By Mike Bennighof, Ph.D.
Germany’s dictator, Adolf Hitler,
appears to have hatched the idea of a massive
armored counter-offensive against the advancing
Western Allies sometime in August 1944. Once
the weather grew poor enough to inhibit the
Allied advantage in air power, up to 40 divisions
would strike at a key point in the line in
hopes of shattering the Western alliance.
By November, the Ardennes region of Luxembourg
and eastern Belgium had been selected as the
target, and up to 40 divisions were said to
be assigned to the attack. Through substantial
efforts, the German Army and Waffen SS re-trained
and re-equipped a number of their armored
formations, but the 40-division target was
Other units were diverted to the feint known
as Operation Nordwind, covered in our Alsace
1945 game. Some were locked in combat
on other sectors of the front and never withdrawn
for re-fitting — and the resources for
such an effort, in manpower and equipment,
would have been difficult to find in any case.
And finally there would have been the question
of fuel: if the Germans had somehow diverted
more panzers to Alsace, where would
they have found the gasoline to move them
Nevertheless, gamers like their variants,
and for today’s we’ll look at
the divisions that went into action at the
same time that the Battle of the Bulge was
taking place. The two divisions of the IV
SS Panzer Corps had fought against the Soviets
near Warsaw in the late months of 1944. They
had been in continuous combat for many months
by this point, and were badly worn down. Both
divisions left the line in December and went
to Hungary, receiving fresh drafts of replacements
and new equipment to bring them up to at least
their full paper strength.
Former camp guards of the “Death’s
Head” Division in combat in Hungary,
These two units, 3rd “Death’s
Head” and 5th “Viking” SS
Panzer Divisions, fought surprisingly well
in western Hungary though they failed to relieve
the siege of Budapest. Hitler’s diversion
of two such divisions to a secondary theater,
while Germany was rolling the iron dice in
Belgium and watching the Red Army roll toward
Berlin, has been rightly criticized as a poor
military decision. And as the Law of Unintended
Consequences proves, other problems flowed
from this move. When the Germans opened an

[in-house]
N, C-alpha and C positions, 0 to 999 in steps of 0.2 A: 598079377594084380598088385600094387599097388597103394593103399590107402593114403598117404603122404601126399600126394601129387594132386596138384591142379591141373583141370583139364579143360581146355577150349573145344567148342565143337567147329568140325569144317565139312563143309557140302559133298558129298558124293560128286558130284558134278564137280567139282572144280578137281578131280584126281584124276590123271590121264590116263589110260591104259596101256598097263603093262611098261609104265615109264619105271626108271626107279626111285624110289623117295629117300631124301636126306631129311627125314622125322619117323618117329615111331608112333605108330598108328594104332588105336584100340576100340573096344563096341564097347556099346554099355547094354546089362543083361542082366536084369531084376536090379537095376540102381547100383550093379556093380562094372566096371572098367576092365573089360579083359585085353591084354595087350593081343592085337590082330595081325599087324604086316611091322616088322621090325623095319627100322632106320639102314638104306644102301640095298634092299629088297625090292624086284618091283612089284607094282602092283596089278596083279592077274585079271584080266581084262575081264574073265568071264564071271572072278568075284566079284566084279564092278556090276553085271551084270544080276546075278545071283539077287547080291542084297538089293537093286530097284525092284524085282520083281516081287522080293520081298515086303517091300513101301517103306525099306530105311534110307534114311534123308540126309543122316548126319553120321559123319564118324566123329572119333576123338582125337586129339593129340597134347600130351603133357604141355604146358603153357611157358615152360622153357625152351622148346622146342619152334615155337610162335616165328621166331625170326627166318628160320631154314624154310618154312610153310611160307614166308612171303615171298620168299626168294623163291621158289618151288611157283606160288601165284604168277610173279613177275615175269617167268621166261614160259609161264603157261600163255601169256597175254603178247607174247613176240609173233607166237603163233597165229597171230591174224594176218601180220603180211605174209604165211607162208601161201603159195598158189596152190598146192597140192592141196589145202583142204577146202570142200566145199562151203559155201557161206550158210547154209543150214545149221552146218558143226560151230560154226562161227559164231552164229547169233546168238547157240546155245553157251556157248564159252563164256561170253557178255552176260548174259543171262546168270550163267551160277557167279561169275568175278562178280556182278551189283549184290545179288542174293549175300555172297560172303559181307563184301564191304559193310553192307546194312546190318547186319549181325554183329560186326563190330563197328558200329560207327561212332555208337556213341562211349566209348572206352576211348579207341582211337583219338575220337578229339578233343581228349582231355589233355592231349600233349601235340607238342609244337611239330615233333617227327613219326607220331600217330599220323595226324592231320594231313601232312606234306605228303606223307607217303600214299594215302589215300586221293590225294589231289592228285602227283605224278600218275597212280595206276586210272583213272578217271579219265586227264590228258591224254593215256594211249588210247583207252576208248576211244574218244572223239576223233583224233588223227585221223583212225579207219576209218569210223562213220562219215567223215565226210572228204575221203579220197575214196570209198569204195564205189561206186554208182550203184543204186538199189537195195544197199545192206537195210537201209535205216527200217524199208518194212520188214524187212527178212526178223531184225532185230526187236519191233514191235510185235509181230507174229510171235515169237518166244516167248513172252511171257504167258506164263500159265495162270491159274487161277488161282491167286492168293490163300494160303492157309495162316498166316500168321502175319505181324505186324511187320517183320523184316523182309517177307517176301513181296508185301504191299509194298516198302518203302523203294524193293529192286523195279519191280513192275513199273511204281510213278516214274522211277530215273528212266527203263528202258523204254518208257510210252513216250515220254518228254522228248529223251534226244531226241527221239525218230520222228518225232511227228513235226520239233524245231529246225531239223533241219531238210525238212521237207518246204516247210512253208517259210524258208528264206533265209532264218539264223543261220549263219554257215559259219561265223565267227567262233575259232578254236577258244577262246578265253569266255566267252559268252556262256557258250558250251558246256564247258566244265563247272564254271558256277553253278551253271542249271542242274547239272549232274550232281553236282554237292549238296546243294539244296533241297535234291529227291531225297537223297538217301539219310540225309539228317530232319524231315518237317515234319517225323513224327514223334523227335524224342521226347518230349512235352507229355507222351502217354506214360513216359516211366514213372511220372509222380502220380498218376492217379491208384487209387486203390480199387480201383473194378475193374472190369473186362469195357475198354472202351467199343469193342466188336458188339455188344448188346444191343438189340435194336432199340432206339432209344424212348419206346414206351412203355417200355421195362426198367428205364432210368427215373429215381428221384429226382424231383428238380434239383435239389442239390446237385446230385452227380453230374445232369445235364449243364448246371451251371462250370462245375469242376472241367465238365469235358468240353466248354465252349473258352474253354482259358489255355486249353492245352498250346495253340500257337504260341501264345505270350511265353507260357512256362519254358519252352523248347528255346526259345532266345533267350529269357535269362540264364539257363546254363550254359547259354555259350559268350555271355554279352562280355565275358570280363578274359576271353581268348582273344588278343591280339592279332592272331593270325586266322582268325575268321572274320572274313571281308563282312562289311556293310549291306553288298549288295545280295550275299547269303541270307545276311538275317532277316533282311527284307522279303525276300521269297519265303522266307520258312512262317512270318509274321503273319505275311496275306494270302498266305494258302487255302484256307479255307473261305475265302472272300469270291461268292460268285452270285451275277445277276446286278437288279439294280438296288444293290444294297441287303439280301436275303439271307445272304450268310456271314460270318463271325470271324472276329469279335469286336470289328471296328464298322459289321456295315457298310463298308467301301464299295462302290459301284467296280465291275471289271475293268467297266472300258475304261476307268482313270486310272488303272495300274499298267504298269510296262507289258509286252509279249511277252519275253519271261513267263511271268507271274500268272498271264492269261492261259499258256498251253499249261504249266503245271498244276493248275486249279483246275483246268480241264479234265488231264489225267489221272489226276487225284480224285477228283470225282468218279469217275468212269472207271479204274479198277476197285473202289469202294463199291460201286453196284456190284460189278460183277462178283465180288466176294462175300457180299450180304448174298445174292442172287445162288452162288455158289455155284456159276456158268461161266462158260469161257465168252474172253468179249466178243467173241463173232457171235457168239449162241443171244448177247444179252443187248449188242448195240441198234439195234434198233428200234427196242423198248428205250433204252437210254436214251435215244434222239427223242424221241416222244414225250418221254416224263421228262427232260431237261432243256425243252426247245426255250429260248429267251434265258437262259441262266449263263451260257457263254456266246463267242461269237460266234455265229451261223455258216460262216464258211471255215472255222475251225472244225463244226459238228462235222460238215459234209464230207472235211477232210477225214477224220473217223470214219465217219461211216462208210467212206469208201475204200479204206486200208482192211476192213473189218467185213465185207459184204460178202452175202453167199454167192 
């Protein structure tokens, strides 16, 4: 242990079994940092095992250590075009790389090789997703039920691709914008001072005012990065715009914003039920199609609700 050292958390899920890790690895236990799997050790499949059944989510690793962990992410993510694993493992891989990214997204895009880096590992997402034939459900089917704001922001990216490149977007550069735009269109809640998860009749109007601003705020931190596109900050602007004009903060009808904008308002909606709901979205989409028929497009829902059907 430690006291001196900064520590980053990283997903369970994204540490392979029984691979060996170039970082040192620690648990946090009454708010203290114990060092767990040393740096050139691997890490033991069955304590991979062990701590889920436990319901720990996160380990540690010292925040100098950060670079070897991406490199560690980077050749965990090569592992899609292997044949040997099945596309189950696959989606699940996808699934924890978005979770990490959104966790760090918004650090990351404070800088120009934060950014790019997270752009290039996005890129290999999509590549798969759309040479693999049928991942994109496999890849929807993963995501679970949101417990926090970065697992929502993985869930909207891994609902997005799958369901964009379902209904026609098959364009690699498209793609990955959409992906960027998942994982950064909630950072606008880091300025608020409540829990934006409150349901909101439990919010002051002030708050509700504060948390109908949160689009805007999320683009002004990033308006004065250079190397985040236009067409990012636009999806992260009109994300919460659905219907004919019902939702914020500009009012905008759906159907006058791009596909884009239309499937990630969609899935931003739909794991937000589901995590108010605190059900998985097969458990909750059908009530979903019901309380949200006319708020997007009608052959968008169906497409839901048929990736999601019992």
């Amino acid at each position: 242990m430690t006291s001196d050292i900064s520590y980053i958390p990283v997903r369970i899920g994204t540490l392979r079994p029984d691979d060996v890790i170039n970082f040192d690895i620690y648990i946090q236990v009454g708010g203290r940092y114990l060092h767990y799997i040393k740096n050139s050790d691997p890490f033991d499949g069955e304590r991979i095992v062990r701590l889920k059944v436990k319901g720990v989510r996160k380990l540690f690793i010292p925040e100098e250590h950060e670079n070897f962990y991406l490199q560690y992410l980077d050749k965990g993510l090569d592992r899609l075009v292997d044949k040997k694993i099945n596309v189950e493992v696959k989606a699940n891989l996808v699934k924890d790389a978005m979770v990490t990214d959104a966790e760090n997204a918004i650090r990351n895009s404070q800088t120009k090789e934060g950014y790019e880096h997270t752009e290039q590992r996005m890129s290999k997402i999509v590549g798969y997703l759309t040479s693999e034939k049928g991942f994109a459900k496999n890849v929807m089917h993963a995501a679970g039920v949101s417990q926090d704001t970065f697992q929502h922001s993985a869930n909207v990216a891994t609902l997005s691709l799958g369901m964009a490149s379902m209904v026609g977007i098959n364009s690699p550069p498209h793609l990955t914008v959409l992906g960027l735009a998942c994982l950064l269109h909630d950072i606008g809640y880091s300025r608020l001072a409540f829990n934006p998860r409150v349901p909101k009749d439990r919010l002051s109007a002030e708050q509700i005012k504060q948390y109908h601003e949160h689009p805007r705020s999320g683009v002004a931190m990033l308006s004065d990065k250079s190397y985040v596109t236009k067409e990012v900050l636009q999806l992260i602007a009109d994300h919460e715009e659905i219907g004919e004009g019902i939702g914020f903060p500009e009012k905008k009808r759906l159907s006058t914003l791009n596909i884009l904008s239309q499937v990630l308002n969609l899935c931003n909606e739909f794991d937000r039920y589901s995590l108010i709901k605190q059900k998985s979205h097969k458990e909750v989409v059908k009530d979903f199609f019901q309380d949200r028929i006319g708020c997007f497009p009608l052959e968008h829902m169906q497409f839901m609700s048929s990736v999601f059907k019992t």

offensive on the south bank of the Danube,
the Soviets countered with one of their own
on the north bank, aimed at taking the vital
bridge at Komorn.
To hold Komorn and keep the two SS divisions
supplied in their offensive, the Germans had
to commit the Army’s 20th Panzer Division
out of the reserve. This unit had been nearly
destroyed during the Soviet summer offensive,
and by August its remnants were in East Prussia
for re-fitting and re-training. Smaller armored
units were absorbed, replacements and new
equipment assigned, and by winter the division
was considered fit for combat. It was not
assigned to the Ardennes offensive, however,
but instead went to Hungary to defend Komorn.
There is fought very well, holding off the
Soviet 8th Guards Tank Army.
While the Hungarian operation helped hasten
the end of the Thousand-Year Reich’s
12-year lifespan, there were factors in its
favor. The offensive placed the two initial
assault divisions close to their source of
fuel at a time when gasoline was in short
supply. German ability to transport two mechanized
divisions into the tightly-packed assembly
areas east of the Ardennes, and to handle
the additional burden on their already-stretched
logistics, is also questionable. While the
attack in Hungary sucked in a third full-equipped
panzer division, this unit had not been assigned
to the Ardennes anyway and likely would have
fought somewhere on the Eastern Front against
a Soviet breakthrough.
This would have surprised the Americans.
A T-34 of the “Death’s Head”
Division in Hungary, 1945.
The divisions withdrawn from the Western
Front in September and October had gone through
a long period of re-training in manuever areas.
This made them much more effective when they
returned to combat; many historians let alone
game designers overlook the need for continual
training, especially by troops and units with
long periods in action. As shown in our old Sinister
Forces book, the Waffen SS was not
so much a branch of the armed forces as a
collection of the armed feudal followers of
various Nazi power centers. The five SS panzer
divisions “favored” with rest
and retraining all had politically powerful
patrons: the Adolf Hitler Life Guards had
their connection to the Nazi leader’s
personal bodyguard; the Reich, Frundsberg
and Hohenstaufen divisions all had their origins
in the original “Special Purpose Troops”
that became the Armed SS, and finally the
Hitler Youth Division sprang from the party’s
youth organization. The “Nordic”
volunteers of Viking and the camp guards of
Death’s Head had either never had a
top-level patron in the former case, or lost
theirs in the latter. Thus the two SS divisions
in our variant are slightly weaker than the
other SS panzer divisions, but the Army division
is quite strong.
As a variant for Alsace
1945, all units of 3rd and 5th SS
Panzer Divisions, the Army’s 20th Panzer
Division and 502nd Heavy Tank Battalion AND
the IV SS headquarters enter play as 25 December
reinforcements in the Wacht am Rhein South
scenario, and as 1 January reinforcements
in the Nordwind scenario.
Victory conditions remain the same in all
You can download
the new pieces for this variant here.
here to buy Alsace 1945 now!
Mike Bennighof is president of Avalanche Press and holds a doctorate in history from Emory University. A Fulbright Scholar and award-winning journalist, he has published over 100 books, games and articles on historical subjects.
He lives in Birmingham, Alabama with his wife, three children and his dog, Leopold.